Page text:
If we're holding for 10 years, does it mean we're going to sell all of our stocks in a rush 10 years after we buy them? No. That wouldn't make sense. Some of them will still be good investments, and taking a tax hit when you don't need to is dumb. Once we're over the 10-year hump, our sell decisions should be spread out a bit, based on when we decide we no longer want to keep each stock. Based on the stock, not just how long we've held it.

So, our 10-year time horizon should behave more like a half-life. There's a 50% chance within this time period that we'll sell the stock. (You may often have seen us state our horizon as five years. That's a better number to use as a half-life if you expect an average 10-year holding period. And, for you physics majors in the audience, yes I know it's not exact. I can look up the formula with the logarithm in it if I want to, but these are just rules of thumb.) And, with a half-life, some events occur sooner than average and some occur later. The decision is made on a case-by-case basis, looking at the costs and the potential benefits of each decision.

In the case of Gap, it's trading about where it was when we bought it, so there's not much of a tax hit to worry about. And, since we moved our portfolio to American Express (NYSE: AXP), we don't pay commissions on buys (and only pay for sells until we can get our portfolio balance above $100,000). So, redistributing the money into a new place doesn't cost us a commission. That's part of the reason we invest $500/month without worrying about commissions. We're not paying them when we do that. There are still spreads, but that's both unavoidable and fairly small. (If you'd like to compare American Express to some other discount brokers, see our Discount Brokerage Center.)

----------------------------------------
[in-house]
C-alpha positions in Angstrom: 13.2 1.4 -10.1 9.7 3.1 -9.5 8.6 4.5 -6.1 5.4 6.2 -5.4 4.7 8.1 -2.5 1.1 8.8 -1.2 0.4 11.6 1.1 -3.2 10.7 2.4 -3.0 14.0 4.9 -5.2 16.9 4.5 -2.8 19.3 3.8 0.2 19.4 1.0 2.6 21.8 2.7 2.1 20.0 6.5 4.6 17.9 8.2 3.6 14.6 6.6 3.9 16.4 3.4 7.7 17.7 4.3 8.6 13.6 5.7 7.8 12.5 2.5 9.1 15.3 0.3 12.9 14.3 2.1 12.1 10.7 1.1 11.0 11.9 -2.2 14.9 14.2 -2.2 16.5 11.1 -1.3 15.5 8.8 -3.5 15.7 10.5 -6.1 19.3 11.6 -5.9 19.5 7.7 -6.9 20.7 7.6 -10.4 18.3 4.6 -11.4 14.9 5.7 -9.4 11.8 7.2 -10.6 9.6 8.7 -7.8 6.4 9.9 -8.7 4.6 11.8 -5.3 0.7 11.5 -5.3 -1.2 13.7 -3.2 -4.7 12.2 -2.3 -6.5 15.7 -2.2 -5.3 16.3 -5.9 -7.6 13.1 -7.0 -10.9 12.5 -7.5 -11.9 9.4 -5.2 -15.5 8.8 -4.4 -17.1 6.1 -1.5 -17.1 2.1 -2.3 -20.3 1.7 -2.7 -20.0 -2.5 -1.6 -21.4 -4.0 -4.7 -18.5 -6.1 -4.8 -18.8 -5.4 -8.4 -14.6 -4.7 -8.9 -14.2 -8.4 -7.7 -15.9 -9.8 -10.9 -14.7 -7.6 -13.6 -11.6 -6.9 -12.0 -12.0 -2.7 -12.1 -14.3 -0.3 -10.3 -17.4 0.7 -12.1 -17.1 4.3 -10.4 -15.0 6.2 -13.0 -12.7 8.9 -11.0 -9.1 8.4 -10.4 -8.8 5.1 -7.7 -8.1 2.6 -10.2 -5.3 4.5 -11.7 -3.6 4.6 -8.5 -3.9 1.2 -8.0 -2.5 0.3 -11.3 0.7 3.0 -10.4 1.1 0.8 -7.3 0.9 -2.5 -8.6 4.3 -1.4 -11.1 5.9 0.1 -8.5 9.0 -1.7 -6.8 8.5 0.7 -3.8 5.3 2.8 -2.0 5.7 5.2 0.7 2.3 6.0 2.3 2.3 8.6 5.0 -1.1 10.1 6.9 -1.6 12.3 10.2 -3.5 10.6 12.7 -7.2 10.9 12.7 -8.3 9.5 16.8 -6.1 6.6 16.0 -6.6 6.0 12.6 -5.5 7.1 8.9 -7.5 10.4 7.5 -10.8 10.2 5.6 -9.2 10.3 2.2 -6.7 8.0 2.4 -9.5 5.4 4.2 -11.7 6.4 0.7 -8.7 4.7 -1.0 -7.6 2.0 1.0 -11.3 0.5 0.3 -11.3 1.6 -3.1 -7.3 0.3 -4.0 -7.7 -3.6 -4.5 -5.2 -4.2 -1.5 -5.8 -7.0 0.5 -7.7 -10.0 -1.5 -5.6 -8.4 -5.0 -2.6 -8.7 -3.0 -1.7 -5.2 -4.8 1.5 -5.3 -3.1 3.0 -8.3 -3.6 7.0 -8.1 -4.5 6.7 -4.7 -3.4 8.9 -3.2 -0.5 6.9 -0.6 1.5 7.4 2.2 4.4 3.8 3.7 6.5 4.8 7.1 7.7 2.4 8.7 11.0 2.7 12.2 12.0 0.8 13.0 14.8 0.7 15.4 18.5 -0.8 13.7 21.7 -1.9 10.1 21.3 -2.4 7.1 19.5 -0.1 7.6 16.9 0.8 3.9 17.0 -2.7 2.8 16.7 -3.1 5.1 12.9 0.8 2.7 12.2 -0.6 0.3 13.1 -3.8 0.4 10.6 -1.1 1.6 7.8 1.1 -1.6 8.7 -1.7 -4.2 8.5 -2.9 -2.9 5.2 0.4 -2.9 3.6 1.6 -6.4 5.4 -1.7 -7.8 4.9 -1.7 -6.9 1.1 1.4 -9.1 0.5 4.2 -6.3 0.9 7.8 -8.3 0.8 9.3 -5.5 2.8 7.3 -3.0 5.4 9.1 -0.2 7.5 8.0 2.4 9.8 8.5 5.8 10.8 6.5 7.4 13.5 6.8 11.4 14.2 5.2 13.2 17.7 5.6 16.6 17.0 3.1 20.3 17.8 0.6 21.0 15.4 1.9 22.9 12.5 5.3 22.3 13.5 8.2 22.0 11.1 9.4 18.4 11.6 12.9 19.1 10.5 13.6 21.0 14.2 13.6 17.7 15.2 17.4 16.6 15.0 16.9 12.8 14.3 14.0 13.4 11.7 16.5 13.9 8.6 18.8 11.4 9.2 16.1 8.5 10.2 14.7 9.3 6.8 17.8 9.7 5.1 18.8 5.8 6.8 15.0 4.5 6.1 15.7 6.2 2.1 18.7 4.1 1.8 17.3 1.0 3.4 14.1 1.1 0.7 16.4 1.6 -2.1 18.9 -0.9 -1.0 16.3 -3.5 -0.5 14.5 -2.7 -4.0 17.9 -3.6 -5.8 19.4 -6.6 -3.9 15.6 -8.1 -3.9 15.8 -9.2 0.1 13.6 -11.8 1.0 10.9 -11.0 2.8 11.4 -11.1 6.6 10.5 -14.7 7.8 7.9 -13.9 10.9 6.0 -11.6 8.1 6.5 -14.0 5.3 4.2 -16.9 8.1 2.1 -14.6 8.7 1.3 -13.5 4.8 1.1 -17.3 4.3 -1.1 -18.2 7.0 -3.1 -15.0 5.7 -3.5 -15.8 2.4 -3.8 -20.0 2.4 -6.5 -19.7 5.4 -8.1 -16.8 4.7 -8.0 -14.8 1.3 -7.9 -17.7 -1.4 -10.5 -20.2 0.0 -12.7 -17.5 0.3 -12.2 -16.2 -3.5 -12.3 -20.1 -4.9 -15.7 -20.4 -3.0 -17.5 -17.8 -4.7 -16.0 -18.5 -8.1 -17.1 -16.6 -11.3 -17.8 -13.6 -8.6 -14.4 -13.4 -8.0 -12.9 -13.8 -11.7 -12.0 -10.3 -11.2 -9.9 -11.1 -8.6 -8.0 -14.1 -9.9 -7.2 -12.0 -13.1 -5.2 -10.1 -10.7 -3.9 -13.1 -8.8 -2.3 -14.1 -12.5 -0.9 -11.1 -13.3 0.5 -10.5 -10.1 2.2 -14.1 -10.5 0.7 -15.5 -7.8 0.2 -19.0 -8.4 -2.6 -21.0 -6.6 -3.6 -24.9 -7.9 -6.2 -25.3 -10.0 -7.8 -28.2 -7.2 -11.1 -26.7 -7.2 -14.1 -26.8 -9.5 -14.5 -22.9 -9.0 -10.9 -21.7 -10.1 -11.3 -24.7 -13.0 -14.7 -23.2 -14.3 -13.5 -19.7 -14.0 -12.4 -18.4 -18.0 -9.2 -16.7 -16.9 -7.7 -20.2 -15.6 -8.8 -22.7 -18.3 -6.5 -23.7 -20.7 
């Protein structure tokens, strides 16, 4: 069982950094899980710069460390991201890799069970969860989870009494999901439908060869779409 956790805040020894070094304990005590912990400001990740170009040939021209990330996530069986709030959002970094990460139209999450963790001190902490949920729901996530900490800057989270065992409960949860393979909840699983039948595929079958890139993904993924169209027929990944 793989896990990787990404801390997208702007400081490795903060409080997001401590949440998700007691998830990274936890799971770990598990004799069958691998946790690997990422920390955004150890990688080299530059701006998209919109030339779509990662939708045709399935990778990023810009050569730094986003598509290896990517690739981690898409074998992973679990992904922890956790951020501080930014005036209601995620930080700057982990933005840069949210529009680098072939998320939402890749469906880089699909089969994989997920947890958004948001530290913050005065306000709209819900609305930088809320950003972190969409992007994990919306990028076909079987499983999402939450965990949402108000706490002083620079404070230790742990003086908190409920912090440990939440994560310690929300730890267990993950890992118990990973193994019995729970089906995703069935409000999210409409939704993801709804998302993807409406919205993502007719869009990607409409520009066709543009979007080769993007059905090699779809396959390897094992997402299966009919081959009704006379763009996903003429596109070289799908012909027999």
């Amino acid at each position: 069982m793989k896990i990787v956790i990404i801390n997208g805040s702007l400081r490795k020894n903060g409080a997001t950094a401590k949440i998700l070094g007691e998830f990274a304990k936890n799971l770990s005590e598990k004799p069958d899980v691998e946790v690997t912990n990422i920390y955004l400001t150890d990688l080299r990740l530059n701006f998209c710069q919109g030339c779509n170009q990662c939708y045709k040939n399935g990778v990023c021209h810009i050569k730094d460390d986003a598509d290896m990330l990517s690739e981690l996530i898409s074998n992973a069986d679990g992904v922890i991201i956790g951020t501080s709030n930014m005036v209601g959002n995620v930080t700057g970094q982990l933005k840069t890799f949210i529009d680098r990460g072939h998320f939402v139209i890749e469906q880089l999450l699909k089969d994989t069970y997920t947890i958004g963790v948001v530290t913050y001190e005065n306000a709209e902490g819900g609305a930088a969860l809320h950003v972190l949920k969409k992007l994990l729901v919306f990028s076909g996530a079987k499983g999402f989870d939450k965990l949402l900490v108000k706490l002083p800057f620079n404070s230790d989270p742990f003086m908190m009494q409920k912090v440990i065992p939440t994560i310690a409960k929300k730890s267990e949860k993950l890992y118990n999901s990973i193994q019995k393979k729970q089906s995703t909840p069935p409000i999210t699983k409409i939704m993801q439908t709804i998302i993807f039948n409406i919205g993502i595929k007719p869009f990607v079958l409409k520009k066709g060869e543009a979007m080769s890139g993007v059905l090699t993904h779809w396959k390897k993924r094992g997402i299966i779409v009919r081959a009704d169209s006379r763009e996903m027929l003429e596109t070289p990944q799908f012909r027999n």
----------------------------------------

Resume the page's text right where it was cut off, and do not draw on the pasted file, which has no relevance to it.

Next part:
And, our decision to sell has nothing to do with the short-term movement of stock. We're not trying to sell at a peak or move the money into a new stock on a dip. We've been discussing this internally for a week already (based on an ongoing discussion on the discussion boards), and now we've taken that discussion to the daily reports. We're not exactly worrying about timing here. It's not that we're uncomfortable having our money in Gap at $23/share, it's that we're uncomfortable owning a chunk of Gap when debt and growth and such aren't satisfactory and don't look to improve.

This potential sell is not a decision we're taking lightly. But, if we've truly lost faith in the company, and we don't think hanging on to it has much chance of improving things, and the costs of switching are a price we don't mind paying to get our money working for us again... maybe it is time to sell.

-- Oak

Related Links:

  • Should We Sell Gap, Part II, Rule Maker Portfolio, 9/20/00
  • Is Gap a Value Play?, Motley Fool Research, 9/19/00
  • Should We Sell Gap?, Rule Maker Portfolio, 9/15/00
  • When to Sell a Rule Maker, Rule Maker Portfolio, 6/6/00